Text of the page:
At first listen, 1965's The Wailing Wailers doesn't sound like a crucially important album, even though it was the first long-player from what would become the most important group in the history of Jamaican music. Bob Marley & the Wailers would become as important to reggae as the Beatles were to British rock in terms of influence and bringing a new musical style to the world, and Marley, Peter Tosh, and Neville Livingston (later and better known as Bunny Wailer) would all go on to celebrated solo careers. But at this point, the trio called the Wailers (or the Wailing Wailers) were just another young vocal group (albeit the biggest of the day in their homeland), making music that found them exploring ska, rocksteady, and American R&B. (It also wasn't recorded as an album, but instead was a collection of single sides Clement "Coxsone" Dodd had produced for his Studio One label.) More than anything, The Wailing Wailers documents three guys reveling in their youth and their talent; Marley's lead vocals are less imaginative than what he'd offer a few years later, but his delivery was already expert and impassioned, and his harmonies with Tosh and Livingston are thrilling, like vintage R&B and doo wop spun in a whole new way. "I'm Still Waiting" and "I Need You" are thoughtful, pleading love songs that suggest Marley could have been Jamaica's Smokey Robinson if he'd wanted, and "Rude Boy" and "Simmer Down" show he was already interested in writing about the larger world around him. The Wailers turn their covers of "What's New Pussycat" and "Ten Commandments of Love" into something very much their own. "When the Well Runs Dry" shows Livingston's own vocal style was already cast in stone, and short-time Wailer Junior Braithwaite shines on "It Hurts to Be Alone" like the long-lost sibling of Frankie Lymon. And if the Soul Brothers and the Skatalites would deliver wilder and more powerful work on their own, their backing on these sides is expert and supportive. The Wailing Wailers is a snapshot of the Wailers as they were first finding their feet from 1964 to 1966, and if the grand vision hadn't quite cohered for them yet, the talent was clearly there, and it's a fun listen as well as documenting a handful of legends when they were young and eager.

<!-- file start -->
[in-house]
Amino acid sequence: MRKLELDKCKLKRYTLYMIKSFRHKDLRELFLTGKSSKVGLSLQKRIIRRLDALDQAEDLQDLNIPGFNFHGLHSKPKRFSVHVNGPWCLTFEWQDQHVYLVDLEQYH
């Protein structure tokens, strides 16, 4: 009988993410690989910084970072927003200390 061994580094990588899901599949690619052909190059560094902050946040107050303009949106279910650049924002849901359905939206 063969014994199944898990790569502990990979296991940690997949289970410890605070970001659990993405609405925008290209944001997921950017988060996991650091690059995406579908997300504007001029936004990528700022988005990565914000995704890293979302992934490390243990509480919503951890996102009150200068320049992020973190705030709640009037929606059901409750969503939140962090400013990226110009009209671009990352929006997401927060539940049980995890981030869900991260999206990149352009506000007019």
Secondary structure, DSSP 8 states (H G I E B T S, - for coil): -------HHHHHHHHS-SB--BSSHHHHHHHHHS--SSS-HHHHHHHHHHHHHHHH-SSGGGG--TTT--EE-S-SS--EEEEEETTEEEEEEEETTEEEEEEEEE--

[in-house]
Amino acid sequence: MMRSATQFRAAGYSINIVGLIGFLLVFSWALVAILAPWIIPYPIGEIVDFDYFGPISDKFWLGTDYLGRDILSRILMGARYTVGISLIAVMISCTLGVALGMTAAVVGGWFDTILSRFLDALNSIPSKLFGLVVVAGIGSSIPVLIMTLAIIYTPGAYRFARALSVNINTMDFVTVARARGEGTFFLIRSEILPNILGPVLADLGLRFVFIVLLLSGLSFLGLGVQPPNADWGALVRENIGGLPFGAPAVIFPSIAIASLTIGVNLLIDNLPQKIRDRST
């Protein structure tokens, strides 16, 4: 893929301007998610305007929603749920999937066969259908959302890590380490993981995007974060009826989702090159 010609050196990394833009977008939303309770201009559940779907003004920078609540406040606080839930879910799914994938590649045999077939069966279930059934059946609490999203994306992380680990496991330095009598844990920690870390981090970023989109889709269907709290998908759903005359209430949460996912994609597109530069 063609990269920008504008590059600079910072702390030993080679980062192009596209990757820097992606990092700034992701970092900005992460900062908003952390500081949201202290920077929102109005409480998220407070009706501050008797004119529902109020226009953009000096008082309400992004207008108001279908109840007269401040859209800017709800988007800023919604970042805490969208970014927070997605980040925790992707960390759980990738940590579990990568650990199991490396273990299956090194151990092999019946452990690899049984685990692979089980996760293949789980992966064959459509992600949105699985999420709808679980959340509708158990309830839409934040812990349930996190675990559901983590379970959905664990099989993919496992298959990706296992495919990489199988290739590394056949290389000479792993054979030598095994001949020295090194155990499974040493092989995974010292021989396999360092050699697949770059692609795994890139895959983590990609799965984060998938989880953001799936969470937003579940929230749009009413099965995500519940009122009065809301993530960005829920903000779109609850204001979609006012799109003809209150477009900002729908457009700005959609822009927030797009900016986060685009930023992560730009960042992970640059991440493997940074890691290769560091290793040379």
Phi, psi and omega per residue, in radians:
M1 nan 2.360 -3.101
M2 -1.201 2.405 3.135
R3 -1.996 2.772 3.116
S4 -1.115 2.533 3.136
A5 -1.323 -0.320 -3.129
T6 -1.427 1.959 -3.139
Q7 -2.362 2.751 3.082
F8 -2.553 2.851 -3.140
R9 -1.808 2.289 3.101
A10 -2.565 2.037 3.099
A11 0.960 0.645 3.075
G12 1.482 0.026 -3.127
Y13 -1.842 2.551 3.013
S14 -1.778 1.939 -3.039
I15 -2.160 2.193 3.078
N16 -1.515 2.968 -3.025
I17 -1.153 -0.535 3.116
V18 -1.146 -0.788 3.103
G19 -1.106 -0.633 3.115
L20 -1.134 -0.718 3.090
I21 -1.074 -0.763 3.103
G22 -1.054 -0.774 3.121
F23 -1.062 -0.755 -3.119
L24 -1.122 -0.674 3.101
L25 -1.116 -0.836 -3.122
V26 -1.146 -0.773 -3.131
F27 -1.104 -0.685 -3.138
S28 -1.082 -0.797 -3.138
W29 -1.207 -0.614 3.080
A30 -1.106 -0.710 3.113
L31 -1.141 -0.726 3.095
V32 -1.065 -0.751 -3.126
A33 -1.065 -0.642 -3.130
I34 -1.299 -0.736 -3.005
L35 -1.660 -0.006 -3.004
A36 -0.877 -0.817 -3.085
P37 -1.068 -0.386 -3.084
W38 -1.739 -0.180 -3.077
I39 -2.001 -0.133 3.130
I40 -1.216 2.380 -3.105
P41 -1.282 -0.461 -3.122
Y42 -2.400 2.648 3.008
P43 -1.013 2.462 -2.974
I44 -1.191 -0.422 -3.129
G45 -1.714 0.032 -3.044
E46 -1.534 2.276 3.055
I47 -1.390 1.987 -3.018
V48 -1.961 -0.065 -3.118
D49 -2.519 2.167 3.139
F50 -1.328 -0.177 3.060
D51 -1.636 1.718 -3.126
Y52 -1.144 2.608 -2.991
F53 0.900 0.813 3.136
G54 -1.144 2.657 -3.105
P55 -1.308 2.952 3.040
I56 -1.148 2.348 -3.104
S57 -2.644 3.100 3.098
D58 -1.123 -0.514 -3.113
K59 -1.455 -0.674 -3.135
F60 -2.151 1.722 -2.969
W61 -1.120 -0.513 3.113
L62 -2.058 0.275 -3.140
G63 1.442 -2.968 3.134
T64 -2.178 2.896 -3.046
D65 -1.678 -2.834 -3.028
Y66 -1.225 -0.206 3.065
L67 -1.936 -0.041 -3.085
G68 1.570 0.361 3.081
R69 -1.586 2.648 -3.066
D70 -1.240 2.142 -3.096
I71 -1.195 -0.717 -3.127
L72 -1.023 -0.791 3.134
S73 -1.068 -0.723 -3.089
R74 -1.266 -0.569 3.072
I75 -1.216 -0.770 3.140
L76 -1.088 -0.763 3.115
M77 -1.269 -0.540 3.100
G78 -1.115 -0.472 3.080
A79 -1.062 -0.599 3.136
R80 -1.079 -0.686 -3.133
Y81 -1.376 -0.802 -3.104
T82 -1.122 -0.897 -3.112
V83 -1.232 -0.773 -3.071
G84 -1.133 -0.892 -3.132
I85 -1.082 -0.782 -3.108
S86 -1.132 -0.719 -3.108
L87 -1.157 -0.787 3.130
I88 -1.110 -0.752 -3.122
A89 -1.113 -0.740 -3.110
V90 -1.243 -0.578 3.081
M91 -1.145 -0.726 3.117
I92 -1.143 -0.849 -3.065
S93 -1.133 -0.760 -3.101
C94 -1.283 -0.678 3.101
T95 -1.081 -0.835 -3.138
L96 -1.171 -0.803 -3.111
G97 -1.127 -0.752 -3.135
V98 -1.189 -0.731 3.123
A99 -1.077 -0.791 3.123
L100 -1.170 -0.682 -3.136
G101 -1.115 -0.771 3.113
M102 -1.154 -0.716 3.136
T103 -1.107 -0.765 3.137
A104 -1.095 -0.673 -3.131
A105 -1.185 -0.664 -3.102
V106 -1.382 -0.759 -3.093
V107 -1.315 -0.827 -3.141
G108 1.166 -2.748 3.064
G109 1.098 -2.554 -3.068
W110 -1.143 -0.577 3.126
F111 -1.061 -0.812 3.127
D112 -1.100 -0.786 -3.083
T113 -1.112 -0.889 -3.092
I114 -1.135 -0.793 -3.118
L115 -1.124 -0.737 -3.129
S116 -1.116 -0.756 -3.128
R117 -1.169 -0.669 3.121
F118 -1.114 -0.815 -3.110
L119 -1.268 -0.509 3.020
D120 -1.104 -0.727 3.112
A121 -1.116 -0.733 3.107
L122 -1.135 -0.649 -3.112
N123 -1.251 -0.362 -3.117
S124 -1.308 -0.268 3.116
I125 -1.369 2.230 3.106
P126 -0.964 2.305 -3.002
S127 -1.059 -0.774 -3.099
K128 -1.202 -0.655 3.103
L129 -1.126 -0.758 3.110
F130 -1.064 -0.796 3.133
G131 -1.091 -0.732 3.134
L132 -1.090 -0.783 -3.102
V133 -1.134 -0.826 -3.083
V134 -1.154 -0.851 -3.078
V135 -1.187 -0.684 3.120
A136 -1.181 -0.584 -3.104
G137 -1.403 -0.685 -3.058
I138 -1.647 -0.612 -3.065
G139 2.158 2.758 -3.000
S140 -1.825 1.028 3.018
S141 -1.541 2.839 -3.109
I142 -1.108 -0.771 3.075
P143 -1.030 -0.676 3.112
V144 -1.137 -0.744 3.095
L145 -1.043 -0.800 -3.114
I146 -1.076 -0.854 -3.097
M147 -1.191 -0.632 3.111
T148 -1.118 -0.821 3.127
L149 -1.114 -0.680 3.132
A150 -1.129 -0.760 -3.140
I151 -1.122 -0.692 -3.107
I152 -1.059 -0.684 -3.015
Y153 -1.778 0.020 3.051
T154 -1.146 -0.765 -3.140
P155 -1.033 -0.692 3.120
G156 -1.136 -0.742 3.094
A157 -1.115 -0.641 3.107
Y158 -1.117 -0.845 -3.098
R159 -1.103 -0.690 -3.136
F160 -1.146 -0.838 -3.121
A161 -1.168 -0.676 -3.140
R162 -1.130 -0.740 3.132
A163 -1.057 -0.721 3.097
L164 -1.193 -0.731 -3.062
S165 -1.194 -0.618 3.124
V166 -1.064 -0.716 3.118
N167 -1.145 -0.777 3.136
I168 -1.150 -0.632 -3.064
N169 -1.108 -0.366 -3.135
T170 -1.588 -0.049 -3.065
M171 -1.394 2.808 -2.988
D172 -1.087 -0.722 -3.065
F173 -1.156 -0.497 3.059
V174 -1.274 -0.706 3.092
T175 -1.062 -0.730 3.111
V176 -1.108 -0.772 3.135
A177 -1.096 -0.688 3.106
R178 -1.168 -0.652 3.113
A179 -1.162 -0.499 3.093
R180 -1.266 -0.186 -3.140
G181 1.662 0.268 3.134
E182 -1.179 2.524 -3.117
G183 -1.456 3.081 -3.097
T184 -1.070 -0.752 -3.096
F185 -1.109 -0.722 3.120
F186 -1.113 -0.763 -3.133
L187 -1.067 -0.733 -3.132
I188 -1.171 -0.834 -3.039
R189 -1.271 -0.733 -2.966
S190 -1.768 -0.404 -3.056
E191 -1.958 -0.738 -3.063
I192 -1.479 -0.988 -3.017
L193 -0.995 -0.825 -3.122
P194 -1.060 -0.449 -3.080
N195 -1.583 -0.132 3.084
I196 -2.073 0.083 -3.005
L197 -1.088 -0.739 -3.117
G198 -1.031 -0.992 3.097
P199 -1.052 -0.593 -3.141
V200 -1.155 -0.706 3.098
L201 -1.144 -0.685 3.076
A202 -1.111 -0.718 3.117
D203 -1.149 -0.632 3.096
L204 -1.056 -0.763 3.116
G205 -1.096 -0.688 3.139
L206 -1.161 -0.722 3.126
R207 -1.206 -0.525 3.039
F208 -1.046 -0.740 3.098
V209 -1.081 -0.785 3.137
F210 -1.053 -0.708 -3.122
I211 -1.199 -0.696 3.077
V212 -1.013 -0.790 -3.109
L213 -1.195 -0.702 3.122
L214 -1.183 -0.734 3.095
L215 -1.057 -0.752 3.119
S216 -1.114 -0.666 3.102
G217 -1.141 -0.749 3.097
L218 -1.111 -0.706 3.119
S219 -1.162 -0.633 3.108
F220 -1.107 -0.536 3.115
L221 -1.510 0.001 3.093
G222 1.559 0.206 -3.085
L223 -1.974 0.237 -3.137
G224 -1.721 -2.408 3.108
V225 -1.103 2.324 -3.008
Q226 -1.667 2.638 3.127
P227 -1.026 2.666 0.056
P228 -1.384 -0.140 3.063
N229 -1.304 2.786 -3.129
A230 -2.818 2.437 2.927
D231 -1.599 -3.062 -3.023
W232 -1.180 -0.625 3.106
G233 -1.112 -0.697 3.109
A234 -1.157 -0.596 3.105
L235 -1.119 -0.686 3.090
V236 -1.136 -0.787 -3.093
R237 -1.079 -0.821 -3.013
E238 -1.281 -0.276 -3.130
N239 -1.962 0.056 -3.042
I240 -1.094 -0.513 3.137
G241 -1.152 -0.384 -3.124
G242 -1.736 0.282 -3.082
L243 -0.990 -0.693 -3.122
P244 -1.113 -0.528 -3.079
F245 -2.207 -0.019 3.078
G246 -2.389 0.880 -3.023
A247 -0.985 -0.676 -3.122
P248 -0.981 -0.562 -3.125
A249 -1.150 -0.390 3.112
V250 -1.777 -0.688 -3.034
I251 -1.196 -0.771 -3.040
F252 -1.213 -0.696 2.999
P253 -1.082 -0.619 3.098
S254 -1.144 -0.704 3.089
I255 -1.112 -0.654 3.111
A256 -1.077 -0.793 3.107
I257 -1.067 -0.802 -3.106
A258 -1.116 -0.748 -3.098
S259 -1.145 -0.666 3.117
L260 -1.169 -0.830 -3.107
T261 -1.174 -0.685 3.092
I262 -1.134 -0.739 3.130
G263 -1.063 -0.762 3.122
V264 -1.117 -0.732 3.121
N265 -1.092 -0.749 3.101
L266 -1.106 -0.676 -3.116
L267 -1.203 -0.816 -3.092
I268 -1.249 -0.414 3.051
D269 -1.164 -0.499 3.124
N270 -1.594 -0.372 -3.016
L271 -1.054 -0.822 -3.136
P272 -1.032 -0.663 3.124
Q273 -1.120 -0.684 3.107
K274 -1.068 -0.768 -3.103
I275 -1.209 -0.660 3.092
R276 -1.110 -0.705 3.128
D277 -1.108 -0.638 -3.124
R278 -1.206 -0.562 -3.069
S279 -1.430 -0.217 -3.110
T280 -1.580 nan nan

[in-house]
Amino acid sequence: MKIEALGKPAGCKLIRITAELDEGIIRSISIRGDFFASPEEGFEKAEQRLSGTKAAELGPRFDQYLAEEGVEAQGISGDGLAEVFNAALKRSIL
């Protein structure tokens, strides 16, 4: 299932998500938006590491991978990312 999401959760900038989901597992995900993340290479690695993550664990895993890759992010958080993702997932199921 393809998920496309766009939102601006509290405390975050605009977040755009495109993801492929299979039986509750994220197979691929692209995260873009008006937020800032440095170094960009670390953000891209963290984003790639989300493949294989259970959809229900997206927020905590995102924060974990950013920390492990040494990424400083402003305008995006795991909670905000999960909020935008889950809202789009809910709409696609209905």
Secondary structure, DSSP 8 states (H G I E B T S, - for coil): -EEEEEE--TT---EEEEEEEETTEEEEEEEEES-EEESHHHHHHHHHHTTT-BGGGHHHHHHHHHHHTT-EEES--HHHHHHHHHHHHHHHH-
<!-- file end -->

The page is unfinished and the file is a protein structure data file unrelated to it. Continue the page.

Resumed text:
AllMusic Review by Mark Deming